Identification of the causative microorganisms and its susceptibility to antimicrobials is important, so that proper drug is chosen to treat the patient in early stages7. All the β –lactam antibiotics and their generation antibiotics drugs kills bacteria by causing their cell walls to stop growing, so the cell dies8. It inhibits synthesis of the bacterial cell wall by interfering with the enzymes required for the synthesis of the peptidoglycan layer9. These antibiotics inhibit peptide chains formation, killing the cell. Amoxicillin inhibit cross- linkage between the linear peptidoglycan polymer chains that make-up the major component of cell wall. The results depicted in the study revels such effect on the microorganisms. Aztreonam inhibits muropeptide synthesis in the bacterial cell wall.
Cefotaxime inhibits bacterial cell wall synthesis by binding to one or more of the penicillin-binding proteins (PBPs) which in turn inhibit the final transpeptidation step of peptidoglycan synthesis in bacterial cell walls, thus inhibiting cell wall biosynthesis. Cephalosporins are bactericidal and have the same mode of action as other β - lactam antibiotics such as penicillins but are less susceptible to penicillinases. Cephalosporins disrupt the synthesis of the peptidoglycan layer of bacterial cell walls. The peptidoglycan layer is important for cell wall structural integrity 10.
The final transpeptidation step in the synthesis of the peptidoglycan is facilitated by transpeptidases known as penicillin-binding proteins (PBPs). PBPs bind to the D-Ala-D-Ala at the end of muropeptides (peptidoglycan precursors) to crosslink the peptidoglycan and inhibit the cross linking of peptidoglycan.
Different pyogenic infected sites trigger the production of neutrophil which engulf and kill the bacteria. Disease states of various degrees of severity generally result from local tissue injury, systemic dissemination with metastatic infection, or systemic effects of toxin production 11. The resistance and susceptibility of all the microorganism depends on its metabolic activities and enzymes.
S. aureus and P. aeruginosa is the most common causative organism in pyogenic infection. Most patients have a history of skin infection, gynecological infection, and respiratory tract infection. In vitrosusceptibility pattern to various antimicrobial agents record the current status of response of all the microorganisms to commonly used antibiotics 12 were resistant to penicillin and susceptible to amoxicillin.
CONCLUSION: Pyogenic infections are still frequently seen in the developing countries and the treatment is a considerable challenge despite advances in microbiological techniques, antibiotics and surgical treatment. To ensure an adequate and efficient therapy, it is necessary to identify and treat the focus of inflammation. Management of several pyogenic infections consists of aspiration or surgical drainage followed by appropriate antibiotics. Wound infections have been a problem in the field of surgery for a long time. Advances in control of infection have not completely eradicated this problem because of the development of drug resistance.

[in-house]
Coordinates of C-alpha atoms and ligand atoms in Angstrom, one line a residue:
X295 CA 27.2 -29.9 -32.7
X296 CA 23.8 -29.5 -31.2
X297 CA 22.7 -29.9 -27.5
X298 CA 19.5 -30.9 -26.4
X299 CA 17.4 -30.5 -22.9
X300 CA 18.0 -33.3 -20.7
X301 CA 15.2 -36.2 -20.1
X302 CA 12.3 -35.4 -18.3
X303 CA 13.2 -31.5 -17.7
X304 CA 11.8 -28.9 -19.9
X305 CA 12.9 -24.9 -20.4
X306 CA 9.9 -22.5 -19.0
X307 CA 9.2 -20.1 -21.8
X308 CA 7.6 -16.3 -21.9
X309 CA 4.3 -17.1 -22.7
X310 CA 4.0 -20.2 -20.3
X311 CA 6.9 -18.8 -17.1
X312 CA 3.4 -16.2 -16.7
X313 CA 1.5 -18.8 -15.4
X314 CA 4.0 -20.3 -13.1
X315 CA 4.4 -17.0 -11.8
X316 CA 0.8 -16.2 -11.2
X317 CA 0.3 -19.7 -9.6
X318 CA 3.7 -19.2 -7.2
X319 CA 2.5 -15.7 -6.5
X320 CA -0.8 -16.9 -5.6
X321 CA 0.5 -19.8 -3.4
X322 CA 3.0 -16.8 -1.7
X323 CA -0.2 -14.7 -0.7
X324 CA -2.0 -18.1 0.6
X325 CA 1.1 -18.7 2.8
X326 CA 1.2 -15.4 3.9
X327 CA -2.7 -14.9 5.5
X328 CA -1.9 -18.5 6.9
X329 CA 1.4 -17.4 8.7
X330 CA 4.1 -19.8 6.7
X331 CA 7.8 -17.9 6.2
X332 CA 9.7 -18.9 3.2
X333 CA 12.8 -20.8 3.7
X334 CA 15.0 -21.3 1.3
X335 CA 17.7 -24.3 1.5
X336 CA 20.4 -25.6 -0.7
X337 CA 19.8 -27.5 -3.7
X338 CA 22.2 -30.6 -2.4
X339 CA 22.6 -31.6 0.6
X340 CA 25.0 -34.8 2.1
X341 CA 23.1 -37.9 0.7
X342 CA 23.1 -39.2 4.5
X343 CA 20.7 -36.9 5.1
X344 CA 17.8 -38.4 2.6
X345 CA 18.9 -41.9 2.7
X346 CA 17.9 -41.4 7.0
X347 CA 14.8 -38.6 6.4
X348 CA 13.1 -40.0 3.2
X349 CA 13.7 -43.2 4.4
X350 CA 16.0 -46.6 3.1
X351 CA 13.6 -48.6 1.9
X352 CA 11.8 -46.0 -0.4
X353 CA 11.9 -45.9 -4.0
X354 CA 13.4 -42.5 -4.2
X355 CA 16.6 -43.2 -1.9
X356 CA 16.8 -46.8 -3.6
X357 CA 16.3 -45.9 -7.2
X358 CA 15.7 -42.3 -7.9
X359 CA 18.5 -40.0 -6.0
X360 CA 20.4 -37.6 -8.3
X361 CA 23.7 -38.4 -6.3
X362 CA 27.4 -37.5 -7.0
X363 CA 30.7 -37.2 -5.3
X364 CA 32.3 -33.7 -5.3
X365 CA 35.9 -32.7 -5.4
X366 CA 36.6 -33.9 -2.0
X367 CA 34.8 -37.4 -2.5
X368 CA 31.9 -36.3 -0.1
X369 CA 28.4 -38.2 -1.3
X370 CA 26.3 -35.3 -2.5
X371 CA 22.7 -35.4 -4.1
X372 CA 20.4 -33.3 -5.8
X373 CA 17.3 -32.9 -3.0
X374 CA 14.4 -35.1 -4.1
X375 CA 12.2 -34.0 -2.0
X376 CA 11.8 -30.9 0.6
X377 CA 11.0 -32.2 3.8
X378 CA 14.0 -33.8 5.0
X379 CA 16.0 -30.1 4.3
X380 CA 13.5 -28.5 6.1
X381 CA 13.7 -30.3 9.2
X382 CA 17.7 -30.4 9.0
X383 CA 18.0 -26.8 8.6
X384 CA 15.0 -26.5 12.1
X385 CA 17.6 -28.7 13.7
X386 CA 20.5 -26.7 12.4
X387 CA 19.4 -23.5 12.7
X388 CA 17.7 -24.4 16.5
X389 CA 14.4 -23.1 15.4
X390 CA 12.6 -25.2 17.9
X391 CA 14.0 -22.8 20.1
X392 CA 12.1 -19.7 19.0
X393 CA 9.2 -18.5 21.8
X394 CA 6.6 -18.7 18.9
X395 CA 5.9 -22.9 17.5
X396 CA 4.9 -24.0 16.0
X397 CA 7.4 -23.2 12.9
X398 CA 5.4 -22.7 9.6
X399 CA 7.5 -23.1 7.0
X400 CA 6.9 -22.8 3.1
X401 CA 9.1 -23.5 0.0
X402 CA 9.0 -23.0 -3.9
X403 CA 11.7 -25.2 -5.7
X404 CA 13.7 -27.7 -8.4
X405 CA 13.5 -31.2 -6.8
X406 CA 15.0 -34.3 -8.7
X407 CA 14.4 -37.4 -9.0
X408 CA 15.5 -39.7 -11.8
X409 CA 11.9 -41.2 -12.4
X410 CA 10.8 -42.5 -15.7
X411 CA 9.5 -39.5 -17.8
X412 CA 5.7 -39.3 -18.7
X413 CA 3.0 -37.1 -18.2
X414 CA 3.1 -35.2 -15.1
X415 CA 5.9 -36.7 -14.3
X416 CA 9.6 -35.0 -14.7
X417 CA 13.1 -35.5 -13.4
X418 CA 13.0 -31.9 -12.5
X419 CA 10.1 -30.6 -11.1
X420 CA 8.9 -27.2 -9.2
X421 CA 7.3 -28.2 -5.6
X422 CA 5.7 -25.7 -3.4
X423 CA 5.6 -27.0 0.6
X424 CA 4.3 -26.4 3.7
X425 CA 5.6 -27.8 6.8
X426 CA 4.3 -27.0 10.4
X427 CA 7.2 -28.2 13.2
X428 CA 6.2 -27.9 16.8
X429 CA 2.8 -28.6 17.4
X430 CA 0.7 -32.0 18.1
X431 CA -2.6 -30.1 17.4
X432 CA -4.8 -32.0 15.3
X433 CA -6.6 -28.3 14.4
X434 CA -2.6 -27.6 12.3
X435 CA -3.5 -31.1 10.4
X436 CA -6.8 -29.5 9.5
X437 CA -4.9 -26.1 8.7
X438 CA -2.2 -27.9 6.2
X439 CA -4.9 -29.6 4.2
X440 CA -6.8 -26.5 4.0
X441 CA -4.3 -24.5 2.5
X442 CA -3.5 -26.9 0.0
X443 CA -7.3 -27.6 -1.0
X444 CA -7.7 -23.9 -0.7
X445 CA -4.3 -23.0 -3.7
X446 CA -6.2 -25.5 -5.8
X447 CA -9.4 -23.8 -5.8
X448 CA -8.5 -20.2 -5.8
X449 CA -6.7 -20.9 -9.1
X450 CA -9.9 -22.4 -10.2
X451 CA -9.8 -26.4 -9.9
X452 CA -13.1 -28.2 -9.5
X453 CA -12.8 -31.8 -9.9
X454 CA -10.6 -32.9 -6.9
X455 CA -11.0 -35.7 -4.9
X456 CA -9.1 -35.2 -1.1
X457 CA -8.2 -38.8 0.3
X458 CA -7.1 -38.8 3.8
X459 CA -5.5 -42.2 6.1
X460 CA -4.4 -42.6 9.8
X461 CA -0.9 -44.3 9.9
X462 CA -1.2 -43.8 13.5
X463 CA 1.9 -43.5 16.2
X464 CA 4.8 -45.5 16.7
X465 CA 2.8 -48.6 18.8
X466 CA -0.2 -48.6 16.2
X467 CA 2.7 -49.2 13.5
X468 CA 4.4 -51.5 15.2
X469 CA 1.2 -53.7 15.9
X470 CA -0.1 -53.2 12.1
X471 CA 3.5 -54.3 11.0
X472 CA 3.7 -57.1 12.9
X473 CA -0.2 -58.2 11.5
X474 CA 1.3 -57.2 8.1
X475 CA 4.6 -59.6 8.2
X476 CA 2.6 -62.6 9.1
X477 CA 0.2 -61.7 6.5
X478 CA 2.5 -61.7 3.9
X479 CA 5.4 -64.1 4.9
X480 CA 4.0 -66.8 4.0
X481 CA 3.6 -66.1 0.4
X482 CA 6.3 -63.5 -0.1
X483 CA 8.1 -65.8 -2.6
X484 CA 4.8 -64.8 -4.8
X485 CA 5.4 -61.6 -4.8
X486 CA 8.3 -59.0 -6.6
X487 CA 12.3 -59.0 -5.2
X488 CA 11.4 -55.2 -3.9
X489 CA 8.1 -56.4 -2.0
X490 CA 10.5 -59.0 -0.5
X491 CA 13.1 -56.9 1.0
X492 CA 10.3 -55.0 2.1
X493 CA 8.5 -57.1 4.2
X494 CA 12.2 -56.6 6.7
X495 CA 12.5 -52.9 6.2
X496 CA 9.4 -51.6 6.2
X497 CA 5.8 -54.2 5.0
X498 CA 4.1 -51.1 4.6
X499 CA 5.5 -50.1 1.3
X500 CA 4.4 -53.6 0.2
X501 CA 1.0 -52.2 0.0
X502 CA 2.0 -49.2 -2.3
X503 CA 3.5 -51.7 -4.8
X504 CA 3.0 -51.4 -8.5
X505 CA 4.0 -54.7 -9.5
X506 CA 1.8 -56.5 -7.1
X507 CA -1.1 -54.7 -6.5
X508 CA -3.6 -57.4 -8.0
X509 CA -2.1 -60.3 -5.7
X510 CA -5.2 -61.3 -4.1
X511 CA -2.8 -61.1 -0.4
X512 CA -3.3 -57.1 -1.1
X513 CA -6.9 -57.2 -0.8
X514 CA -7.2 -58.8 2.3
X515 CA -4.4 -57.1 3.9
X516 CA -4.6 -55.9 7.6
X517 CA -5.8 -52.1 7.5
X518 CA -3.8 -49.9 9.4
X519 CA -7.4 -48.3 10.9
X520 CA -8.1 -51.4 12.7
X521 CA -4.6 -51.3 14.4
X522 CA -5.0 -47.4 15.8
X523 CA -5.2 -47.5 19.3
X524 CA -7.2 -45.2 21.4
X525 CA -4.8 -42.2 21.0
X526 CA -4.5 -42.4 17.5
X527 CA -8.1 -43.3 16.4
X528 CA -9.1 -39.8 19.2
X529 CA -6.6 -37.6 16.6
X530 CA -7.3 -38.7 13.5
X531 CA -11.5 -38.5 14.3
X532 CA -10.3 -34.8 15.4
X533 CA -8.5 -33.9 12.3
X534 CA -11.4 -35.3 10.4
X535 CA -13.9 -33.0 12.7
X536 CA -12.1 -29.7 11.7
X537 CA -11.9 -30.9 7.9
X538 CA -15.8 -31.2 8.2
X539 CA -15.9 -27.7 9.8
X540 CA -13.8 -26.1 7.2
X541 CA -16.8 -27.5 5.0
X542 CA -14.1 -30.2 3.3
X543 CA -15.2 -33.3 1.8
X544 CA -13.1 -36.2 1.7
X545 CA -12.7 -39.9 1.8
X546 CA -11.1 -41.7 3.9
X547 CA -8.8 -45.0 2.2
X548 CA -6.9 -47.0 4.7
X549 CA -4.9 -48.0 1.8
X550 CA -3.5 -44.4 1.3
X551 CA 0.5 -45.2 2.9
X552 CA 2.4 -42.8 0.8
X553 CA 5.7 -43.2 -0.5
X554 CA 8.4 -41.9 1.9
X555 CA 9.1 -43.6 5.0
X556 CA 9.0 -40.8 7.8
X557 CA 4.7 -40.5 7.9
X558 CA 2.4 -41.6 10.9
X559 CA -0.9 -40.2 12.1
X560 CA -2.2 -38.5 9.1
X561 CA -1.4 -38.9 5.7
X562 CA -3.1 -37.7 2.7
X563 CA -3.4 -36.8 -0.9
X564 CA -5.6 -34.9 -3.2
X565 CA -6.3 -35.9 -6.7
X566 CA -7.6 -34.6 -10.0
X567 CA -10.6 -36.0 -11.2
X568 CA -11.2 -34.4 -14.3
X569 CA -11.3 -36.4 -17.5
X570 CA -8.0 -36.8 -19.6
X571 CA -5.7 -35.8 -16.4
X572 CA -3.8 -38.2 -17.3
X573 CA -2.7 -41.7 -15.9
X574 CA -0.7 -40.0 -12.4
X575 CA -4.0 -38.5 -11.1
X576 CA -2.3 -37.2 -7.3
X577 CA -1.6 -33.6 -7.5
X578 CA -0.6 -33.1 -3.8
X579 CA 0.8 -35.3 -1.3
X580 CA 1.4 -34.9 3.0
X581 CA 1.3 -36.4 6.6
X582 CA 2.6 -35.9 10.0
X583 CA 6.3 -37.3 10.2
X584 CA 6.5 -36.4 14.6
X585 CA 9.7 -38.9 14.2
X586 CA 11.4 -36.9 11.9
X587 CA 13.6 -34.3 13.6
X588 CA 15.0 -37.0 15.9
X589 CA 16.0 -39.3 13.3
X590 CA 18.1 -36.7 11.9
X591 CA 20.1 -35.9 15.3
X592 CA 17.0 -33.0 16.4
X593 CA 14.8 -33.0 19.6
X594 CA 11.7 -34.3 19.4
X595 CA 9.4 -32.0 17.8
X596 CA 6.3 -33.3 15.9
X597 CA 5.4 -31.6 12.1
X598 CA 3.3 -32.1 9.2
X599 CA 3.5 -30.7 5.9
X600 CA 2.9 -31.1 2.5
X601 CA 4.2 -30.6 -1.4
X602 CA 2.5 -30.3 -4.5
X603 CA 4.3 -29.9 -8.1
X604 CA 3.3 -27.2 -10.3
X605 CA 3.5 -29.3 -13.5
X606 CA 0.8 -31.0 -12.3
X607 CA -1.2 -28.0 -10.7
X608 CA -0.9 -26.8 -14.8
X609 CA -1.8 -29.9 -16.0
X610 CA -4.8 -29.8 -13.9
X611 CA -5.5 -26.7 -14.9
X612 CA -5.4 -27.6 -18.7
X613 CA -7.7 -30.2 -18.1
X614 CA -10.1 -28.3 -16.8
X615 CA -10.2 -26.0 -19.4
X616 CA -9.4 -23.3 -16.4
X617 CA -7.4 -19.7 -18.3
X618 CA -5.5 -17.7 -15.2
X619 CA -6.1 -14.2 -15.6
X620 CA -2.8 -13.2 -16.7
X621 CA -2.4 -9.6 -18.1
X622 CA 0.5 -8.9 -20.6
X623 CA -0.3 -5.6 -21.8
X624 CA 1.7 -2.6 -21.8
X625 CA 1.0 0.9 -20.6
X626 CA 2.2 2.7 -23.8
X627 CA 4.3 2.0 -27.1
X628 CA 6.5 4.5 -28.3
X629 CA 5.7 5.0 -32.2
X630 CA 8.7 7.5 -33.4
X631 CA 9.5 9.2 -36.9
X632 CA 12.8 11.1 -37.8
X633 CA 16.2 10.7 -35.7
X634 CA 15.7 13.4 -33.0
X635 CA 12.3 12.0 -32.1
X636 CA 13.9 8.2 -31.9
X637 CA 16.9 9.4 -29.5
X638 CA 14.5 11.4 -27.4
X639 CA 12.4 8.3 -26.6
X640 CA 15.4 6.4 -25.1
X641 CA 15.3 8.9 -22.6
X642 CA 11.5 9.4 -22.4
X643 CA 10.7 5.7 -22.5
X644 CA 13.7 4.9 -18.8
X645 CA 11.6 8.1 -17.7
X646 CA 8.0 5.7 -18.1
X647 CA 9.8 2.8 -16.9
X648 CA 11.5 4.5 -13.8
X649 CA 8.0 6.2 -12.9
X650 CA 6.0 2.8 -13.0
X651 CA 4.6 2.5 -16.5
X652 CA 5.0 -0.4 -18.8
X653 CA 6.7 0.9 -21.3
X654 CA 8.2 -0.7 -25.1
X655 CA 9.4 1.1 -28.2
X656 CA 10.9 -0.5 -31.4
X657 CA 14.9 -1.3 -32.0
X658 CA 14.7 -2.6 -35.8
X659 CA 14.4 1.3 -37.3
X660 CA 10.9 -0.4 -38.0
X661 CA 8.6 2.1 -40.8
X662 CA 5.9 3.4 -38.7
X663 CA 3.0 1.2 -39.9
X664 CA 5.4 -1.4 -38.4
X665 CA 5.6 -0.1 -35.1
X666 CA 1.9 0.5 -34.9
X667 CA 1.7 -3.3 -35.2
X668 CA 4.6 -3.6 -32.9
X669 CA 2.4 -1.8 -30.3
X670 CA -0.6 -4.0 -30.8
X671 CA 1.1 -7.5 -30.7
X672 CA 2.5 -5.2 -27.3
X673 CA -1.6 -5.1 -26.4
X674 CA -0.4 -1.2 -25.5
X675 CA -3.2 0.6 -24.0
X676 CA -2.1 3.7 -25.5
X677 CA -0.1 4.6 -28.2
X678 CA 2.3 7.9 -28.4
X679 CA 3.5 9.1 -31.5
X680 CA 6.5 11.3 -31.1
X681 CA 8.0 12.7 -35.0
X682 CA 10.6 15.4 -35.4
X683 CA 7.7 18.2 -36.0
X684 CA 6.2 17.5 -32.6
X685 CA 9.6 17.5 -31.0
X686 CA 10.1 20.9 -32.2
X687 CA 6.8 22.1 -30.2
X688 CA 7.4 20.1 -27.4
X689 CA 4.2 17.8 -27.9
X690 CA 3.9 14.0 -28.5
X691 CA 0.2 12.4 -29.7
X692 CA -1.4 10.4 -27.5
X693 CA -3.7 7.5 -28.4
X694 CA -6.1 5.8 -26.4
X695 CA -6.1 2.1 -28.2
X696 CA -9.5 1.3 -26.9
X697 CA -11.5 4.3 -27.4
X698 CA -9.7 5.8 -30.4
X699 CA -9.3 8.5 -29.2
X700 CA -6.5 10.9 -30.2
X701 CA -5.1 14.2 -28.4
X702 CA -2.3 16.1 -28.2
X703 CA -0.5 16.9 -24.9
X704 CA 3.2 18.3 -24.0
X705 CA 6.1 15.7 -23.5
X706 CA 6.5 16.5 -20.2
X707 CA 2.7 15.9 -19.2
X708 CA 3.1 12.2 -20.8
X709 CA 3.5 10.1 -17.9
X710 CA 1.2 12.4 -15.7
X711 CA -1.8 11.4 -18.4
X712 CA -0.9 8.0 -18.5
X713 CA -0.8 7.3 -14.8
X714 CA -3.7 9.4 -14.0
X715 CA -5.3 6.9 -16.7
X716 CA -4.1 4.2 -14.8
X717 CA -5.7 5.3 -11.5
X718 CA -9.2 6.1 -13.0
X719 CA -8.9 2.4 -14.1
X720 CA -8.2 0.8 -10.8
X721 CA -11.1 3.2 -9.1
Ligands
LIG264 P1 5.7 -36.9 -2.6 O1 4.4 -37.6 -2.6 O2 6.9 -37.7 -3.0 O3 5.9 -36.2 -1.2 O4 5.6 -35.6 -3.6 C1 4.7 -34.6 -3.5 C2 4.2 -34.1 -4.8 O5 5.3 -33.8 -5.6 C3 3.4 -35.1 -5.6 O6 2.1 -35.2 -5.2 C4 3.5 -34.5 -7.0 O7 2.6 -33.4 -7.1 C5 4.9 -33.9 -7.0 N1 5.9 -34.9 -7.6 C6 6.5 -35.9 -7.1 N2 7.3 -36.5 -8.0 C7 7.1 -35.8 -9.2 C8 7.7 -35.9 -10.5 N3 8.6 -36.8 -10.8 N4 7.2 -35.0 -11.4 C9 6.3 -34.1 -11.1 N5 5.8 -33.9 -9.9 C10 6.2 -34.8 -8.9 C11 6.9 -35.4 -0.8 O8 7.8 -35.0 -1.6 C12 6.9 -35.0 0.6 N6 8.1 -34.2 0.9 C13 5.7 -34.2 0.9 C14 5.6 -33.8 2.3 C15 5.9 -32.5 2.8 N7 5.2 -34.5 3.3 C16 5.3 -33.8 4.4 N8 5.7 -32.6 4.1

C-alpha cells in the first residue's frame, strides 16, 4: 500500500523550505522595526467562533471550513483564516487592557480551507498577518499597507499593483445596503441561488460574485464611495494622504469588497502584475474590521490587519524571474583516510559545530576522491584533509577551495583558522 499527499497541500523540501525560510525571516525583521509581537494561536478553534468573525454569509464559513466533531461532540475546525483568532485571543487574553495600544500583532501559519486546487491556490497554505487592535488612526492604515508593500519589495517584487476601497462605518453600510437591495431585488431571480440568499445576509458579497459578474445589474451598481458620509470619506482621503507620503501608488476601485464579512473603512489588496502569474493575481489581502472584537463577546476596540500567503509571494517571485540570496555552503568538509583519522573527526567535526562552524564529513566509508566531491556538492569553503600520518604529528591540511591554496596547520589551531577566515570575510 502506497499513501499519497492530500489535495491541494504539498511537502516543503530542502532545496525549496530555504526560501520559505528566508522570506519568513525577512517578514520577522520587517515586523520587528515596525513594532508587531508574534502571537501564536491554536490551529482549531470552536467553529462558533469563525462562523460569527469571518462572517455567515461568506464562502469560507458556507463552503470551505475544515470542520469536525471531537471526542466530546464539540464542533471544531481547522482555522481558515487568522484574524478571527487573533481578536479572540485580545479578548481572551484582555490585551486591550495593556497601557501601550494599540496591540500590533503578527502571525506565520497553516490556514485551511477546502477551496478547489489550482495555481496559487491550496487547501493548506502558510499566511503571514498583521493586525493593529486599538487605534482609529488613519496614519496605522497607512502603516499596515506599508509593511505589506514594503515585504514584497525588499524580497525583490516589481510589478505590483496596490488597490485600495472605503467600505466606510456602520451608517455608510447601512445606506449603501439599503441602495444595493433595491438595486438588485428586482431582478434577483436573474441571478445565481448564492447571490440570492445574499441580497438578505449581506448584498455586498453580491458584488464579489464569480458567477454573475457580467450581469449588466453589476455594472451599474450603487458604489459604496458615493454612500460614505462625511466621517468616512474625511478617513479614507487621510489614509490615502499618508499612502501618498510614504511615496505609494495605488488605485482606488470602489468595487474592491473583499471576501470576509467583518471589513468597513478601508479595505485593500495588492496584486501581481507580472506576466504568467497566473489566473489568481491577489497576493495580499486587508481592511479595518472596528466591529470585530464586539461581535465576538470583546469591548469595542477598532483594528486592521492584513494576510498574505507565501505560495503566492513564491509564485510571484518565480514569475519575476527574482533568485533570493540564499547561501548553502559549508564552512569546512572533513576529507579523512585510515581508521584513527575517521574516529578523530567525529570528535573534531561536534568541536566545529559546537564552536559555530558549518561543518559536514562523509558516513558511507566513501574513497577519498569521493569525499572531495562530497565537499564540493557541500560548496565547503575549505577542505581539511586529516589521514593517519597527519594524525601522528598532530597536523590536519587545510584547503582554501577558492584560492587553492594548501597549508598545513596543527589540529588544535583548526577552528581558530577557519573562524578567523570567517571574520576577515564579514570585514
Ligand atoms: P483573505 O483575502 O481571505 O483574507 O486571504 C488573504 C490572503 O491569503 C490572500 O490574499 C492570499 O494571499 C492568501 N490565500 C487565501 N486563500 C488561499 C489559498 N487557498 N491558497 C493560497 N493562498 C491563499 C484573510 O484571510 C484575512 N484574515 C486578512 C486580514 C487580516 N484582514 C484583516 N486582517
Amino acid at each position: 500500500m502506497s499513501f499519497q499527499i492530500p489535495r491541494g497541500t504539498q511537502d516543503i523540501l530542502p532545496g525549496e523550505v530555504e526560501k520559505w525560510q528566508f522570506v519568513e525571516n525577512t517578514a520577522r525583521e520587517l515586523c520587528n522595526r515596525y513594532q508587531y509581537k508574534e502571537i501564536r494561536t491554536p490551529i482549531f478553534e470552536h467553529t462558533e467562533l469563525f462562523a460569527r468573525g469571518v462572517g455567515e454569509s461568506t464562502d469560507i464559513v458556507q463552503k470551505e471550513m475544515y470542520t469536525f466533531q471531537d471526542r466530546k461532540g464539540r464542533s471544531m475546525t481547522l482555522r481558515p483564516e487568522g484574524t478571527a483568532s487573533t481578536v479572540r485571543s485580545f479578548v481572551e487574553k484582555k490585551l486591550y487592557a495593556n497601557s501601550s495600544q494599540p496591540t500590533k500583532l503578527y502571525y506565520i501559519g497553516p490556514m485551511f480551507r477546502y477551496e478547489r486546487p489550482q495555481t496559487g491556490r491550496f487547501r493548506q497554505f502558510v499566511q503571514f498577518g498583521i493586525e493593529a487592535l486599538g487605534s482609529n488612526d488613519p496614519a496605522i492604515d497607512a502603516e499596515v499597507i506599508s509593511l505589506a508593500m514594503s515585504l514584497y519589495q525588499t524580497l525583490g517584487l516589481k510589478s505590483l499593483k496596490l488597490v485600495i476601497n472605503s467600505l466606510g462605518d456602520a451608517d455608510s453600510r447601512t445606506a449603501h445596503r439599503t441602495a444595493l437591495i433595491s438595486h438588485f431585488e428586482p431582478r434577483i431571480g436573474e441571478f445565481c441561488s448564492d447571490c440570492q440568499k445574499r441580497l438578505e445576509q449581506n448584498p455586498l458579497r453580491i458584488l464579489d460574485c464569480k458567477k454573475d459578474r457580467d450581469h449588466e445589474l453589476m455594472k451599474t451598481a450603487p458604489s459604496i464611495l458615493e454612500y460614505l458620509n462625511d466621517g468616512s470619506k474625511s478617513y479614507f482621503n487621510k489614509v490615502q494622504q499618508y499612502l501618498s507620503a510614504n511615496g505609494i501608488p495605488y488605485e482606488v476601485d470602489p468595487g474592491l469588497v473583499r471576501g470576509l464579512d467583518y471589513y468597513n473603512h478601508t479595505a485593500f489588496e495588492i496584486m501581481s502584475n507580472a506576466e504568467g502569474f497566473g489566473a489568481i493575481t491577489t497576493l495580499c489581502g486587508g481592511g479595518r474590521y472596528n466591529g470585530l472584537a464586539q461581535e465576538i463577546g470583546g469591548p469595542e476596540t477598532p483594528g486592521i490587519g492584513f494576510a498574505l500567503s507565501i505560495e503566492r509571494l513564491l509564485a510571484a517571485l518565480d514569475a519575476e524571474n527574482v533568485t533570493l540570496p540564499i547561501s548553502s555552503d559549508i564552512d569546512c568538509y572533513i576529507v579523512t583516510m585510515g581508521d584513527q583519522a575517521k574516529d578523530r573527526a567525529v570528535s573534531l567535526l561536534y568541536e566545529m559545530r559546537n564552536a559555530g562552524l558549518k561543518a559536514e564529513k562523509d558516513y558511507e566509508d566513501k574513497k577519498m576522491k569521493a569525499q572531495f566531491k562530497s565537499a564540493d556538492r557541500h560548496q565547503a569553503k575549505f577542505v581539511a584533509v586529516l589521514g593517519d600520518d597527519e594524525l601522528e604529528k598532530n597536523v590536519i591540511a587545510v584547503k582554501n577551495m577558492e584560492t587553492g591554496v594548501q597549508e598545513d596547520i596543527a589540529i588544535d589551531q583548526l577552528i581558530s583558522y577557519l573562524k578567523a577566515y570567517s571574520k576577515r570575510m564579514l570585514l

Drug resistance of pyogenic bacteria has been found to increase along with the frequency. This resistance can increase complications and costs associated with procedure and treatment. Routine isolation, identification and susceptibility testing of bacteria present several difficulties leading to defects in the determination of local susceptibility patterns which will guide empirical treatment protocol. This study was carried out to identify the bacteria isolated from the clinical material pus obtained from the suspected patient with pyogenic infection and to detect the drugs of choice against several antibiotics.
ACKNOWLEDGEMENT: Authors extend immense gratitude towards Department of Microbiology, Barkatullah University, Bhopal for laboratory facility. Also would like to acknowledge the staff members of People’s Dental Hospital and Gandhi Medical College and Hospital, Bhopal for providing clinical samples.
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How to cite this article:
Singh S, Khare M, Patidar R.K., Bagde S, Sahare K.N., Dwivedi D, Singh V: Antibacterial Activities Against Pyogenic Pathogens. Int J Pharm Sci Res 2013: 4(8); 2974-2979. doi: 10.13040/IJPSR. 0975-8232.4(8).2974-79
All © 2013 are reserved by International Journal of Pharmaceutical Sciences and Research. This Journal licensed under a Creative Commons Attribution-NonCommercial-ShareAlike 3.0 Unported License.
Sujata Singh , Mayuri Khare , Rakesh Kumar Patidar , Swati Bagde , K.N. Sahare , Deepak Dwivedi and Vinod Singh*
Associate Professor, Department of Microbiology, Barkatullah University, Bhopal, Madhya Pradesh, India
29 March, 2013
02 May, 2013
18 July, 2013
01 August, 2013